A Delaware Department of Correction employee was found dead after a hostage situation that spanned nearly 20 hours, according to a news release issued by the state Thursday morning.
The employee, identified only as a man, was "found unresponsive upon entry" to the James T. Vaughn Correctional Center, said Jayme Gravell, a spokeswoman with the Department of Correction. He was pronounced dead at 5:29 a.m., according to the department.
The other hostage, who has only been identified as a woman, was safely rescued and is receiving treatment at a local hospital, Gravell said.
Delaware State Police entered Building C, where the hostage situation occurred at 5:06 a.m., according to the release. Gravell said Building C is secured and the Department of Correction continues to operate under emergency procedures.
Building C where the hostage situation occurred has been considered secure and the Department of Correction continues to operate under emergency procedures, Gravell said.
At 10:38 a.m. ET Wednesday, a corrections officer made a radio call for immediate assistance from the Building C Tier B, which houses about 125 inmates. The prison near Smyrna, Del., was put on lockdown at that time, said State Police Sgt. Richard Bratz.
Perry Phelps, the new commissioner of the Delaware Department of Correction, who was confirmed just two weeks ago, said at a Wednesday evening news conference that the radio call activated the Department of Correction Emergency Response team because staffers were taken hostage.
Among the inmates' demands were prison reforms and better living conditions.
Phelps then said that earlier reports of five staffers being held were incorrect. Only four staffers were taken hostage. One officer was released at 2:25 p.m.; at 5:25 p.m. eight inmates were released; and just before 8 p.m., another staff member and 19 inmates were released. On Thursday at about 12:30 a.m., 14 more inmates were released.
In a statement Thursday, Delaware Gov. John Carney said: "I'm praying hard for the fallen officer's family. This serves as a tragic reminder that members of law enforcement risk their lives every day on behalf of the people of Delaware. We will stand by the fallen officer's family and fellow law enforcement officers during what is an extremely difficult time.
"This was a long and agonizing situation," he continued. "I want to thank all those involved in responding, including officers at the Department of Correction and the Delaware State Police, as well as our federal partners. Our priority now will be to determine what happened and how this happened. We will hold accountable anyone who was responsible. And we will make whatever changes are necessary to ensure nothing like it ever happens again."
The remaining hostage, identified as man, was found unresponsive. He was pronounced dead at 5:29. Building C is secured #netde— Brittany Horn (@brittanyhorn) February 2, 2017
As first light reflected onto Vaughn Correctional Center buildings Thursday, numerous emergency vehicles began to leave a side access road to the prison that was restricted to the public.
The principal office at the main entrance to the prison, which appeared mostly vacant overnight, also lit up at dawn. Employees arriving for work entered the building. Many then peered out of its windows at the mass of news vans and cameras stationed in a parking lot.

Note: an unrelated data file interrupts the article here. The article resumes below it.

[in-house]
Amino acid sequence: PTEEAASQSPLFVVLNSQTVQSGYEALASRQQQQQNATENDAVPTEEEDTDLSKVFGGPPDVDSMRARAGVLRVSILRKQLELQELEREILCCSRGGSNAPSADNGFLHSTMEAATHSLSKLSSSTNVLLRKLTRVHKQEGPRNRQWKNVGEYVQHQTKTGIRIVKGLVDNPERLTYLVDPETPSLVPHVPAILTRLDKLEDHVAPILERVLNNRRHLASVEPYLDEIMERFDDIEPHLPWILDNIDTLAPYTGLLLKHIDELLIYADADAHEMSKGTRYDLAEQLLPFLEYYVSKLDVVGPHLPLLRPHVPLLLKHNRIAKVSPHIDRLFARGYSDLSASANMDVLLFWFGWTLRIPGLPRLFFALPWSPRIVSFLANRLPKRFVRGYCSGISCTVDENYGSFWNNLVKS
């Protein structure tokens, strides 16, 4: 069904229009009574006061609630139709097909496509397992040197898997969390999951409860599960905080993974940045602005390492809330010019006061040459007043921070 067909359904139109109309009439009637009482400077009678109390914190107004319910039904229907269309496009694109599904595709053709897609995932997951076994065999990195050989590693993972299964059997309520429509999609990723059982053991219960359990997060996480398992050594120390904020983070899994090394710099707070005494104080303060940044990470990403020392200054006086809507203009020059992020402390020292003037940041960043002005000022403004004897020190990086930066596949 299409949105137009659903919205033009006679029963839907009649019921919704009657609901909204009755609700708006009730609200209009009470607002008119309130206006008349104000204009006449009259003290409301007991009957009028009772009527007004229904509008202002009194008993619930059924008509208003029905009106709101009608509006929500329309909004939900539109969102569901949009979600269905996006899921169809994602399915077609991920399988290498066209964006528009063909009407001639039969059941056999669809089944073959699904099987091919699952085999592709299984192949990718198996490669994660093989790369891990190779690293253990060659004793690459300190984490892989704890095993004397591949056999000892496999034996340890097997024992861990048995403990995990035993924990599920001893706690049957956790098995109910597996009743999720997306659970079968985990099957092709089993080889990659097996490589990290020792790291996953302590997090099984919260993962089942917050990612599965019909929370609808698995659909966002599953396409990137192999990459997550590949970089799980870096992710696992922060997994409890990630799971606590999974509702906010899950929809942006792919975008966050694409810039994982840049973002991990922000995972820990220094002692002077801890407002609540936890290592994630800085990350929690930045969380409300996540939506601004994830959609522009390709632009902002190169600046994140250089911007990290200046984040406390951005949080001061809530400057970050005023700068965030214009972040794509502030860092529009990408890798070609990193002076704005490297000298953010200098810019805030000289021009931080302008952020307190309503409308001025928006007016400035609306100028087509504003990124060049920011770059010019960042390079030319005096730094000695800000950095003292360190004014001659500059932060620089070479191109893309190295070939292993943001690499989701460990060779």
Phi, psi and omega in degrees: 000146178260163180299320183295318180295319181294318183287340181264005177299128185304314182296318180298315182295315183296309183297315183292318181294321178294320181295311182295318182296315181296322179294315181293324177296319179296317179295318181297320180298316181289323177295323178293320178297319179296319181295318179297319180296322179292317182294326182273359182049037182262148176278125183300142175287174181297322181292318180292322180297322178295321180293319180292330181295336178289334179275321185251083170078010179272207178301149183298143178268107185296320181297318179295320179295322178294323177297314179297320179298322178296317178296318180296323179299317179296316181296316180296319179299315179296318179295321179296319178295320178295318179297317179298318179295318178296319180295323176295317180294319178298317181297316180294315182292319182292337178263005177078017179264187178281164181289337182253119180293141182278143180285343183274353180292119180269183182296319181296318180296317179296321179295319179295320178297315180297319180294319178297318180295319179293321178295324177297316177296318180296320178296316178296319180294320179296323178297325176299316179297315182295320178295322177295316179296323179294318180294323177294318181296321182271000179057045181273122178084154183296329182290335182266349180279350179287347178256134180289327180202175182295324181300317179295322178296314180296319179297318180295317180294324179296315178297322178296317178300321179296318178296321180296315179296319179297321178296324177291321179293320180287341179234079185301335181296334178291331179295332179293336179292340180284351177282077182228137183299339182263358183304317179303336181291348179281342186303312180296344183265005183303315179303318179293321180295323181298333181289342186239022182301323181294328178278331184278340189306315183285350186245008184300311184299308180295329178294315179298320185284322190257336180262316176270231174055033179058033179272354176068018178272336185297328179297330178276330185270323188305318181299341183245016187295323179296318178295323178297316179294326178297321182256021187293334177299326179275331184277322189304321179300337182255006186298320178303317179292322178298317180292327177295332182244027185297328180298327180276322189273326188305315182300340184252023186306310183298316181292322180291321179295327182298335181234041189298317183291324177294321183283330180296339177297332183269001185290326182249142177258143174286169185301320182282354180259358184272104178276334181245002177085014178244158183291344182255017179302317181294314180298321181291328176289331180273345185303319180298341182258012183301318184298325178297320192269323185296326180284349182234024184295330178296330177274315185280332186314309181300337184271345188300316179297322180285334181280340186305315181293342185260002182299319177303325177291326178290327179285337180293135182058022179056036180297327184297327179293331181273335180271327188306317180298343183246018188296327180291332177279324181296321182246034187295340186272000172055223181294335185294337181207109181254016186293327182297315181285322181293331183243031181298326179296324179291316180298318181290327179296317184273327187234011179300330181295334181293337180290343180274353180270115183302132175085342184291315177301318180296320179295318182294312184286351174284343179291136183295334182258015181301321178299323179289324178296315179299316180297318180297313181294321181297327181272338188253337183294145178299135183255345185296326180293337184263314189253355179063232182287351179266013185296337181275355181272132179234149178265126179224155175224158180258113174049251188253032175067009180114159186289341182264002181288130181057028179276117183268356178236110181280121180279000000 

Television stations broadcast aerial video of several inmates facedown somewhere in the facility.
Around 2 p.m. Wednesday, The (Wilmington, Del.) News Journal tip line received a call from a woman who said her fiancé is an inmate at the Smyrna-area prison and was being held hostage. Then, a man’s voice was patched onto the line, and he said he was asked by hostage takers to relay demands to The News Journal.
"I'm just doing what I'm being told to. I'm just trying to help, ma'am," the man told a News Journal reporter. "They just need somebody to hear their demands." The man would not give his name because he said he was instructed not to.
The demands came in the form of a manifesto or decree and mostly called for prison reforms.
"Improper sentencing orders. Status sheets being wrong. Oppression towards the inmates," the voice continued.
A second call came from a woman who said her son was in the prison and was being held hostage.
"We’re trying to explain the reasons for doing what we’re doing," one of the voices on the call said. "Donald Trump. Everything that he did. All the things that he’s doing now. We know that the institution is going to change for the worse. We know the institution is going to change for the worse. We got demands that you need to pay attention to, that you need to listen to and you need to let them know. Education, we want education first and foremost. We want a rehabilitation program that works for everybody. We want the money to be allocated so we can know exactly what is going on in the prison, the budget."
The News Journal turned over the audios to police and prison officials.
Robert Coupe, head of the state's Homeland Security Department, said that the prisoners' demands would be addressed after the situation was resolved safely, "then dialogue can occur."
Coupe would not comment on the motives of the prisoners, saying they were working through the negotiation process. "The focus of the investigation will be how this happened."
At the news conference Wednesday night, Delaware Gov. John Carney said, "We are using all the resources we have to bear to get our employees out." He stressed that the focus of the day was on the safety of the corrections officers.
According to the Department of Correction website, the prison houses minimum-, medium- and maximum-security inmates, along with Kent County detainees awaiting trial. It also is the site of the state's death row and where executions were carried out until the Delaware Supreme Court ruled in August that the state's sentencing scheme was unconstitutional. The prison opened in 1971.